Wednesday, May 22, 2013

Messing with the cosmos

After ranting about why being normal is sometimes a good thing, ironically, I've been going out of my way lately to break my normal routines. For example, for several years now, I've waited for my morning train in the same spot, boarding the first car behind the locomotive and more or less sitting in the same seat every day. Lately, it dawned on me that it would make more sense for me to sit in a car farther back on the train since it would put me closer to the station exit closer to my office building. So I forced myself to wait for the train in a different spot.

It really freaked me out, but I did it. It has also freaked out the people whose spot I've taken on the platform. Train riders are creatures of habit. Apparently so am I.

I've also been walking up eight flights of stairs at my office building instead of taking the elevator. This has been freaking out my legs.

So how has the cosmos been responding to my stepping out of the normal routine? The only thing I've noticed out of the ordinary since I started mixing up my routine was that the Chinese violin player who sits out in the plaza playing what I assume are traditional Chinese violin tunes almost every day was playing a version of "Old Suzanna" when I walked by him the other day.

That freaked me out.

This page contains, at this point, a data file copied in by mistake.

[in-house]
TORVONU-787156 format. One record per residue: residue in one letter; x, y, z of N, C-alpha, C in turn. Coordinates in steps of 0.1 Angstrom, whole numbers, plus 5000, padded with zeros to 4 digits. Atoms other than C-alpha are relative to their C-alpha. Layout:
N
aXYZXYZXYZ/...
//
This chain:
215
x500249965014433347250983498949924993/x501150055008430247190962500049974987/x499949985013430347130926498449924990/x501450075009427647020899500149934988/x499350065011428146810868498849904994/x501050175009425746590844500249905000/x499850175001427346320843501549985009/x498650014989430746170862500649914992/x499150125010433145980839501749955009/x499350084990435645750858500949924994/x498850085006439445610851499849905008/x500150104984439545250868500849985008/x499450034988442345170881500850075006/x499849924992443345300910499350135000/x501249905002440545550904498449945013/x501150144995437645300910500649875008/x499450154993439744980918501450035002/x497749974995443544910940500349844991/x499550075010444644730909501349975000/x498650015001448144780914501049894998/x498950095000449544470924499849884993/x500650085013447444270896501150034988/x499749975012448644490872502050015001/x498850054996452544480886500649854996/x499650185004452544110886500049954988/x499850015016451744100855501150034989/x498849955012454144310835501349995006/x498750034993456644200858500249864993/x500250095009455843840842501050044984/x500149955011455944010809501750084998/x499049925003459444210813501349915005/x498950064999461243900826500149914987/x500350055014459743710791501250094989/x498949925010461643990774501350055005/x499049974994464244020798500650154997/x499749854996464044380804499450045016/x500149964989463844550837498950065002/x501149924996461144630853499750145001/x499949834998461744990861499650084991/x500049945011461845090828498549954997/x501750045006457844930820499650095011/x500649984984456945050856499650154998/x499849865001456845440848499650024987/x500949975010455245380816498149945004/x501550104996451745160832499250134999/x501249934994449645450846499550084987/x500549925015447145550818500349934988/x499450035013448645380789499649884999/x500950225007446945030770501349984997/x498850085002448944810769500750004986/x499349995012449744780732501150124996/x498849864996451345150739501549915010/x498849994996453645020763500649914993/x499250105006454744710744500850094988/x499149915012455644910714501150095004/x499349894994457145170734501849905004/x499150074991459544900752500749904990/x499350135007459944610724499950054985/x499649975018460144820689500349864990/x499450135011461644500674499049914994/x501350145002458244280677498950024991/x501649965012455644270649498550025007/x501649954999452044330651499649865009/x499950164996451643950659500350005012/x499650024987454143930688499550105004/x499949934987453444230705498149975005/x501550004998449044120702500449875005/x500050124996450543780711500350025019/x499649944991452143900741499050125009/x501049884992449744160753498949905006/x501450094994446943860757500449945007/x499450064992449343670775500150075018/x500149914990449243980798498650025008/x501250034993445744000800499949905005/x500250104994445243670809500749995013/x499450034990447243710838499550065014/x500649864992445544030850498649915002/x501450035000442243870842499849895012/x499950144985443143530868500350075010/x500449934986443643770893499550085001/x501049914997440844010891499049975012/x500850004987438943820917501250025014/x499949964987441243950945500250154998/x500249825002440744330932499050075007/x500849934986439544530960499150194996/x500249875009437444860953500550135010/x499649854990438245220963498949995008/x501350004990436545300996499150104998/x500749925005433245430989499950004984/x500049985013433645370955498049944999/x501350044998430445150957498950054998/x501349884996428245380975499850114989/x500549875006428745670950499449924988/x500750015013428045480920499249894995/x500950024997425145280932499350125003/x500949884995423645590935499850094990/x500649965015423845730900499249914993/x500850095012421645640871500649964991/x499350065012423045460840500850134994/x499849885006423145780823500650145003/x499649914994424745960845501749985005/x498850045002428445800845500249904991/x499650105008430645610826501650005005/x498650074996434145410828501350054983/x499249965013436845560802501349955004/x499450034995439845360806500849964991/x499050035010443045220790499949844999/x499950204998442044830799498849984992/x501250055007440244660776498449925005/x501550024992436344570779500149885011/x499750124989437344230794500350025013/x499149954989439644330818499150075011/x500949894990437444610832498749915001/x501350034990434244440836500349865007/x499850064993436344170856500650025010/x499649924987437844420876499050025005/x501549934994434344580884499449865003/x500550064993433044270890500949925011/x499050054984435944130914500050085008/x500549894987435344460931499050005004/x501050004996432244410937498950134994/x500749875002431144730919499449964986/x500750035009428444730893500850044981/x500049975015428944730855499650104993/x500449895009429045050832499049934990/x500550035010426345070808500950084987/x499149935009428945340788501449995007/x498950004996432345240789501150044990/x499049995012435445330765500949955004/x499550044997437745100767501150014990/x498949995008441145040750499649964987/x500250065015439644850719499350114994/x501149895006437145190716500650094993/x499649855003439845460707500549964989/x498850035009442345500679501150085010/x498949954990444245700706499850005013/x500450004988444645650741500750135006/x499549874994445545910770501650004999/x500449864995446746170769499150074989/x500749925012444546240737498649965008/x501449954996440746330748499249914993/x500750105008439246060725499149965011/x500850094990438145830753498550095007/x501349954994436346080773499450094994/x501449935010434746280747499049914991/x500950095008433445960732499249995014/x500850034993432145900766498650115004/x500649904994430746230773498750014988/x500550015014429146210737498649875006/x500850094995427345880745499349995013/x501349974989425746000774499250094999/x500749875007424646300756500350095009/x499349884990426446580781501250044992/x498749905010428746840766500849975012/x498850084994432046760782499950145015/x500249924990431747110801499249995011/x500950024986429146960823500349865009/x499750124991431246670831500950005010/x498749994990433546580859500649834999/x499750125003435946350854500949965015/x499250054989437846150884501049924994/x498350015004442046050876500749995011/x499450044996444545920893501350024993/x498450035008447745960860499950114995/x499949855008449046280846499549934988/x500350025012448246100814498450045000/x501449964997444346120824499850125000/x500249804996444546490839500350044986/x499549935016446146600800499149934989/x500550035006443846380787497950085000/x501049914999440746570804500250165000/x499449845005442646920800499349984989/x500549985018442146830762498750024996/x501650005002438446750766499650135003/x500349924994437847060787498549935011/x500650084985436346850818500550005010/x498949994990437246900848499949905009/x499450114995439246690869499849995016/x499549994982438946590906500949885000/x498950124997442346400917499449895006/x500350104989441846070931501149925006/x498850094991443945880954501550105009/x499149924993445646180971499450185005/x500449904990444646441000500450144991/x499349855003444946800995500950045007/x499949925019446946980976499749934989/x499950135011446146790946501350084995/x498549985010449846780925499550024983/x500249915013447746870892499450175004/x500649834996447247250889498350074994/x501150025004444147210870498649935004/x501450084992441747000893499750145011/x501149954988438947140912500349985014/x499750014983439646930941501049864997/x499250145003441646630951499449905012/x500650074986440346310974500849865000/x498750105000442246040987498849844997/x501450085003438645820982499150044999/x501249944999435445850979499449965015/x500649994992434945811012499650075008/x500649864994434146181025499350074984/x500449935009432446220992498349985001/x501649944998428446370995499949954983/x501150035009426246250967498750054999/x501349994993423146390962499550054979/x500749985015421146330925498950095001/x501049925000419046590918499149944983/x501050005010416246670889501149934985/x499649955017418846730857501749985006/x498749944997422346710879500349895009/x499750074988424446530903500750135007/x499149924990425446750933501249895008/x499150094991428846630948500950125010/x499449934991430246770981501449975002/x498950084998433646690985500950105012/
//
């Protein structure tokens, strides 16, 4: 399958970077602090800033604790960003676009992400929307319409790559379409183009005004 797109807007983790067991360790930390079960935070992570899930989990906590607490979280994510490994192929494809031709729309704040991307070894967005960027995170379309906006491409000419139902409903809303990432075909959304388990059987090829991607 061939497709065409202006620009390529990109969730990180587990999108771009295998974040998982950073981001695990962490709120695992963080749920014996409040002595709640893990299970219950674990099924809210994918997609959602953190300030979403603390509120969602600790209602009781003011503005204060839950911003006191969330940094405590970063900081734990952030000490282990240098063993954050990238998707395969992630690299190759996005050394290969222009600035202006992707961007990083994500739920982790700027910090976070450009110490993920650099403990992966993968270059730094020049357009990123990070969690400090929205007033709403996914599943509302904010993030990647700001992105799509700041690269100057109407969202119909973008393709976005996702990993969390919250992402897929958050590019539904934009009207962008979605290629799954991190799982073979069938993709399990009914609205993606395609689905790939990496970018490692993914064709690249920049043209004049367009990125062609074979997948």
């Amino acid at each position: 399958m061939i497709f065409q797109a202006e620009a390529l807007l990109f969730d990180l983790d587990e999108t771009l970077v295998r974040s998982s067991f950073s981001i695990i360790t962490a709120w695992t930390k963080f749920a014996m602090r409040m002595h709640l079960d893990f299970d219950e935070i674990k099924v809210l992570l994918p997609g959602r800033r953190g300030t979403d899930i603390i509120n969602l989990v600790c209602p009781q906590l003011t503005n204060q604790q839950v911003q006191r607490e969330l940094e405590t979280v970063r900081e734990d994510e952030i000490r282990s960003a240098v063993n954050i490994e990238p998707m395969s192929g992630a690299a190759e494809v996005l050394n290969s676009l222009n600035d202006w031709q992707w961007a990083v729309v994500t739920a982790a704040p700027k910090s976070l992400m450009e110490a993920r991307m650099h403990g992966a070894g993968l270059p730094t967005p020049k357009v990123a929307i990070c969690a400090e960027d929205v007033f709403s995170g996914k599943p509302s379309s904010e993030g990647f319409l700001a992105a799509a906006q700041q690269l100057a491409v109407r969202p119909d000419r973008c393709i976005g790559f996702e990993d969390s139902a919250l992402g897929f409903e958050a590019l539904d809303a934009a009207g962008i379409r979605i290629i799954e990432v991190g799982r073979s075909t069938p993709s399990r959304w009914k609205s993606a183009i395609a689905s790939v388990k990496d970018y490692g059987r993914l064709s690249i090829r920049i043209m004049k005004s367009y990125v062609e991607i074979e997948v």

Okay, so there probably isn't any connection between me riding in a different train car and the Chinese violin player playing "Old Suzanna." But it reminds me of how superstitious humans can be. I remember as a kid assigning cause and effect to everything. There was this plastic ring this kid had when I was in grade school that he swore caused him bad luck as soon as he'd got it out of a vending machine. Bad luck to him translated into being chased by some girls. I offered to take the ring off his hands because, even at age 8 or so, I didn't think being chased by girls was such a curse.  He gave me the ring. No girls chased me.  But I think it was because I'd stepped on a crack in the sidewalk. Wait. That's supposed to break your mother's back (which is a pretty sick thought).

But I digress.

I'm still going to mix things up. Because being stuck in a routine is like watching endless reruns of Pawn Stars because you are too lazy to change the channel.

Wait a minute...maybe I need to stop watching reruns of Pawn Stars, too.

Thursday, May 16, 2013

Why be normal? Well, I'll tell you...

Someone posted "Why be normal?" as their Facebook status a few minutes ago and I had to fight the urge to  unleash a torrent of reasons why being normal isn't such a bad thing. For one, it goes a long way towards keeping you from being locked up.